# Scalaz Types of Polymorphism

Polymorphism is a programming language feature that allows one interface to be used for a general class of actions.[1] Scalaz makes extensive use of ad-hoc polymorphism to provide its set of goodies. In this post I’ll cover ad-hoc polymorphism in detail and show you how you can implement ad-hoc polymorphism in Scala. I’ll also talk about parametric, and subtype polymorphism.

## Parametric Polymorphism

In parametric polymorphism, the behavior of the function does not depend upon the type of the arguments passed to it. More formally[2],

Parametric polymorphism refers to when the type of a value contains one or more (unconstrained) type variables, so that the value may adopt any type that results from substituting those variables with concrete types.

Here, the argument xs has an unconstrained type A which can be anything and yet head would work. Then we call head with lists of concrete type Int, and String resulting in xs being of type List[Int] and List[String].

## Subtype Polymorphism

Subtype polymorphism involves inheritance. More formally[3],

Subtype polymorphism is a form of type polymorphism in which a subtype is a data-type that is related to another data-type (the super-type) by some notion of substitutability.

As an example[4], consider a trait Plus which lets its subtype add itself with another of the same type.

The function plus[A <: Plus[A]] will work only with those arguments that are subtype of Plus. This is restrictive because for this to work, the trait needs to be mixed in at the time of defining whatever concrete type A represents.

In ad-hoc polymorphism the behavior of the function depends on what the type of the argument is. More formally[5],

Ad-hoc polymorphism refers to when a value is able to adopt any one of several types because it, or a value it uses, has been given a separate definition for each of those types.

The simplest way to do ad-hoc polymorphism is by overloading functions. For example, having plus(Int, Int), plus(Currency, Currency), etc. The other ways are by using type classes, and coercion.

### Type Classes

I’ll rewrite the Plus[A] example using type classes:

Relating the above implementation to the formal definition, the implicit p was able to adopt one of CurrencyPlus or KilogramPlus depending on what arguments were passed. Thus the behavior of plus is polymorphic as its behavior comes from the definition of each of the types.

### Coercion

The other way to implement ad-hoc polymorphism is coercion. Coercion refers to implicitly converting the argument into a type that the function expects. Here’s an example modeled around scala.runtime.RichInt:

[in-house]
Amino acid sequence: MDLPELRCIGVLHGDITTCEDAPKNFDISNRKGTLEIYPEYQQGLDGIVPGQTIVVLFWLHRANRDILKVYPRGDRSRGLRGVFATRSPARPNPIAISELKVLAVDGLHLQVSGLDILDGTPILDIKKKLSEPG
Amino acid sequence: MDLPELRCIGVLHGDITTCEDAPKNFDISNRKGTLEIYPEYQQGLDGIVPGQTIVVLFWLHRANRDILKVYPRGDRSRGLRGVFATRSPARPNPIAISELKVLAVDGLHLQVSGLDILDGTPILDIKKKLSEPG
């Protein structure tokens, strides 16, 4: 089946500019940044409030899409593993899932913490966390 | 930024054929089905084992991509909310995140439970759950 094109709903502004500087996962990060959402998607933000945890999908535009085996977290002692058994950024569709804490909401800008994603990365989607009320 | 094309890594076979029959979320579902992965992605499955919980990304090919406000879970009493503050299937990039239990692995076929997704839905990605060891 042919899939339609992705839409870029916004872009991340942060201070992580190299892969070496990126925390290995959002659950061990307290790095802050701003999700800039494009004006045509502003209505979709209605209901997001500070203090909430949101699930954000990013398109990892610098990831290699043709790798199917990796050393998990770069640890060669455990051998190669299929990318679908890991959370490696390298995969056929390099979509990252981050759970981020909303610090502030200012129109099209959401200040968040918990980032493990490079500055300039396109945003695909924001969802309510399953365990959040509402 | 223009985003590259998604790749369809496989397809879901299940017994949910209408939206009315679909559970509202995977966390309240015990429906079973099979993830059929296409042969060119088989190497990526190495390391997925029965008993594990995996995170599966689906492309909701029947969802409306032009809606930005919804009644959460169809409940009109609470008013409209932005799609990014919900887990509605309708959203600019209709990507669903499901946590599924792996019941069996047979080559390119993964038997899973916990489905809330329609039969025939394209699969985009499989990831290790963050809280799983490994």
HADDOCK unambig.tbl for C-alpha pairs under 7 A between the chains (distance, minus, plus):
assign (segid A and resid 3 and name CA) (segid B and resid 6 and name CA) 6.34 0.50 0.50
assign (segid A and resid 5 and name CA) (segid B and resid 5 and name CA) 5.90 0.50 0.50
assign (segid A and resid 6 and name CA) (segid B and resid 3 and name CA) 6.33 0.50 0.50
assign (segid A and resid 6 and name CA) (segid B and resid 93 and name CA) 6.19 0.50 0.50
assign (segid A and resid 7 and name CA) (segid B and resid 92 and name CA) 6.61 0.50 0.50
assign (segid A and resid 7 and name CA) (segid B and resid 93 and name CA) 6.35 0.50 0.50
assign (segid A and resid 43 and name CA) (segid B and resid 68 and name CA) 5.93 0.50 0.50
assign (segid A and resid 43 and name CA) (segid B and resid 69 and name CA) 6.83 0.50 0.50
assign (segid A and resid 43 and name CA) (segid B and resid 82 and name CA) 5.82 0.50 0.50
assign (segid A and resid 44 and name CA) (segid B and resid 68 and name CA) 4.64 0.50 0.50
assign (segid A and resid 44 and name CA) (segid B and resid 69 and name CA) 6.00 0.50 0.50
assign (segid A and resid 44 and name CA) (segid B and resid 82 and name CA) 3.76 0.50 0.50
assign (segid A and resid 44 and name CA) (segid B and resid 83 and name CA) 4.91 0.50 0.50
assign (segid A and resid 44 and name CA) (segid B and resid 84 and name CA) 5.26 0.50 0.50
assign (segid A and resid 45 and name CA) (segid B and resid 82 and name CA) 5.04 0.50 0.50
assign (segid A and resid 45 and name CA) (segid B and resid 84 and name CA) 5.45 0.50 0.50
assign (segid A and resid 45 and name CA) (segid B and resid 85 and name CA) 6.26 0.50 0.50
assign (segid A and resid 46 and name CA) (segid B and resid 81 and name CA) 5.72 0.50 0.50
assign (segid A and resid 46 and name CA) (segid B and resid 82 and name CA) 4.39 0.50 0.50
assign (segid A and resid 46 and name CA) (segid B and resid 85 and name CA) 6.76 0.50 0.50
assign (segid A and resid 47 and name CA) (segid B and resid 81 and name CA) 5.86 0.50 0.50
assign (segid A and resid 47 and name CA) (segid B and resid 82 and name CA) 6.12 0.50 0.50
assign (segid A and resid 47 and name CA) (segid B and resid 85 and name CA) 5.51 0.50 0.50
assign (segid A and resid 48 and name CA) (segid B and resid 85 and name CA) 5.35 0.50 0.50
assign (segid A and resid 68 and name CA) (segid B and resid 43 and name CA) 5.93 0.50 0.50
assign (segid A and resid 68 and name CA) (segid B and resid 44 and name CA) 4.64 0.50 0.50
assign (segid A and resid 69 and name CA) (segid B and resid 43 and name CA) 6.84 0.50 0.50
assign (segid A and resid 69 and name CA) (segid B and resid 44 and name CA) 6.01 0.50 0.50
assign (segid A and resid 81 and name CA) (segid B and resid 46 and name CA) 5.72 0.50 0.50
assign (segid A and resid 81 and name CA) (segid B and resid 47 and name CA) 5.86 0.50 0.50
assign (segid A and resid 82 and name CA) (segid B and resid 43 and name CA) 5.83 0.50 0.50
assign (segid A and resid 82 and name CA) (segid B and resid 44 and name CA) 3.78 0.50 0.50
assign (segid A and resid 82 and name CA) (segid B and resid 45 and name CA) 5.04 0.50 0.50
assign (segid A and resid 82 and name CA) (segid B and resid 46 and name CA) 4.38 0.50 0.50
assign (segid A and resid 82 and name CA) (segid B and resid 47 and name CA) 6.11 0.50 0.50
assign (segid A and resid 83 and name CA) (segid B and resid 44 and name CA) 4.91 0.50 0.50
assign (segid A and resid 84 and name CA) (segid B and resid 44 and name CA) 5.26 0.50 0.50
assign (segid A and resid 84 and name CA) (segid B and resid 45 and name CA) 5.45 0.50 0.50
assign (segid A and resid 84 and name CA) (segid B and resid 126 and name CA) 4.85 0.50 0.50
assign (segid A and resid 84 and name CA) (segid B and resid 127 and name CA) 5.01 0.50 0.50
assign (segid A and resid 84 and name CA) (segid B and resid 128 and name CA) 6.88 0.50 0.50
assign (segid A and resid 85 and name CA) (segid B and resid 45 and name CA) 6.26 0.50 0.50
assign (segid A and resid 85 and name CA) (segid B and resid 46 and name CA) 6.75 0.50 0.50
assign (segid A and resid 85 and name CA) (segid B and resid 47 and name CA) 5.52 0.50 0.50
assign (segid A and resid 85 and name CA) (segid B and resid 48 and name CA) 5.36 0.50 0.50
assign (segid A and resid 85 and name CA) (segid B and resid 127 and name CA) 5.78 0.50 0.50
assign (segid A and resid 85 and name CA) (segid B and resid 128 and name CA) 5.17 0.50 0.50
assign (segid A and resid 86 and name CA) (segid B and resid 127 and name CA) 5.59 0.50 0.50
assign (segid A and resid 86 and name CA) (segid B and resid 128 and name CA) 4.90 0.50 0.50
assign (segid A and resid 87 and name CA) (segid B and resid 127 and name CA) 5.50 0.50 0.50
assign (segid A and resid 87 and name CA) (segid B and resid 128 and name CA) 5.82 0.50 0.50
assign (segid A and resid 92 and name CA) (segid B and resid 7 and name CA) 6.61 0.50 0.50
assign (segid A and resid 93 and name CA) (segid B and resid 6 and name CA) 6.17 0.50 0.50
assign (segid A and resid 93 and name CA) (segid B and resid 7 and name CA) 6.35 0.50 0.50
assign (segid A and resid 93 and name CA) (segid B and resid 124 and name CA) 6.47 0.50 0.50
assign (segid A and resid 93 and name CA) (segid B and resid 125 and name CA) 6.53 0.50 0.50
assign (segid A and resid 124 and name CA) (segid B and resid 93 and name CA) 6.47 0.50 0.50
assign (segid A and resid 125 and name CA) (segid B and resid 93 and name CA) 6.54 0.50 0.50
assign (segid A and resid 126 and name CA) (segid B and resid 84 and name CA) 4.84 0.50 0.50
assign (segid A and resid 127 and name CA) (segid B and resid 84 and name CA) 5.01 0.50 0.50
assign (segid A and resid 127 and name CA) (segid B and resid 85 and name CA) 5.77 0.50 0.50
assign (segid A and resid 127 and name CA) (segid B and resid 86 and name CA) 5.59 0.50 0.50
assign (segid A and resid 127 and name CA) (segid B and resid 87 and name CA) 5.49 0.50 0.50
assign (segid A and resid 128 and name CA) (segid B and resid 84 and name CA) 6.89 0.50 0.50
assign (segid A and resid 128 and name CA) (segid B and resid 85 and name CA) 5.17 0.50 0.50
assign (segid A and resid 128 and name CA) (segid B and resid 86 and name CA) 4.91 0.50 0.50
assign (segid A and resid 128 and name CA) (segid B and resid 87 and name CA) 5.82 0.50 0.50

The absolute method is defined in AwesomeInt but what we have is a plain old Int. This Int gets transformed into an AwesomeInt automagically because we have an implicit conversion within scope. The Int was coerced into an AwesomeInt.

So we see how ad-hoc polymorphism allows us to extend classes to whose code we don’t have access. We defined absolute to work with Int which comes from the Scala core library.

## Higher-Kinded Types (HKT)

In the post where we generalized sum function, we generalized it to work with a List. What if we want to generalize it even further so that it can work with not just list but anything? Here’s what we want to achieve:

The difference between the two is that the first version, although polymorphic over types for which we have monoids defined, is still heavily tied to List. The second version instead will work with type that is FoldLeft. We’ll expand upon the sum example[6]. We’ll need the monoids and we’ll need to add a FoldLeft to make sum more generic.

So, by using HKT, we can generalize across types.

## Pimp My Library

You might wonder what the whole point of using so much polymorphism is. The answer is that it lets you inject new functionality into existing libraries without having access to their source code. To quote Martin Odersky[7]:

There’s a fundamental difference between your own code and libraries of other people: You can change or extend your own code, but if you want to use some other libraries you have to take them as they are … Scala has implicit parameters and conversions. They can make existing libraries much more pleasant to deal with.

So, by using all the polymorphism techniques, we can implement the “pimp my library” pattern.[8]

The Pimp my Library Pattern suggests an approach for extending a library that nearly does everything that you need but just needs a little more. It assumes that you do not have source code for the library of interest.

## Conclusion

The polymorphism capabilities provided by Scala allow Scalaz to provide its set of features. By using HKT we can write code that truly generalizes across multiple types. It might seem like a long-winded way to do something so simple but as codebase gets larger and larger, the features that Scalaz provides out-of-the-box really help in eliminating boilerplate code. We haven’t seen how to use Scalaz, yet. These posts serve as a foundation to understand how Scalaz does what it does.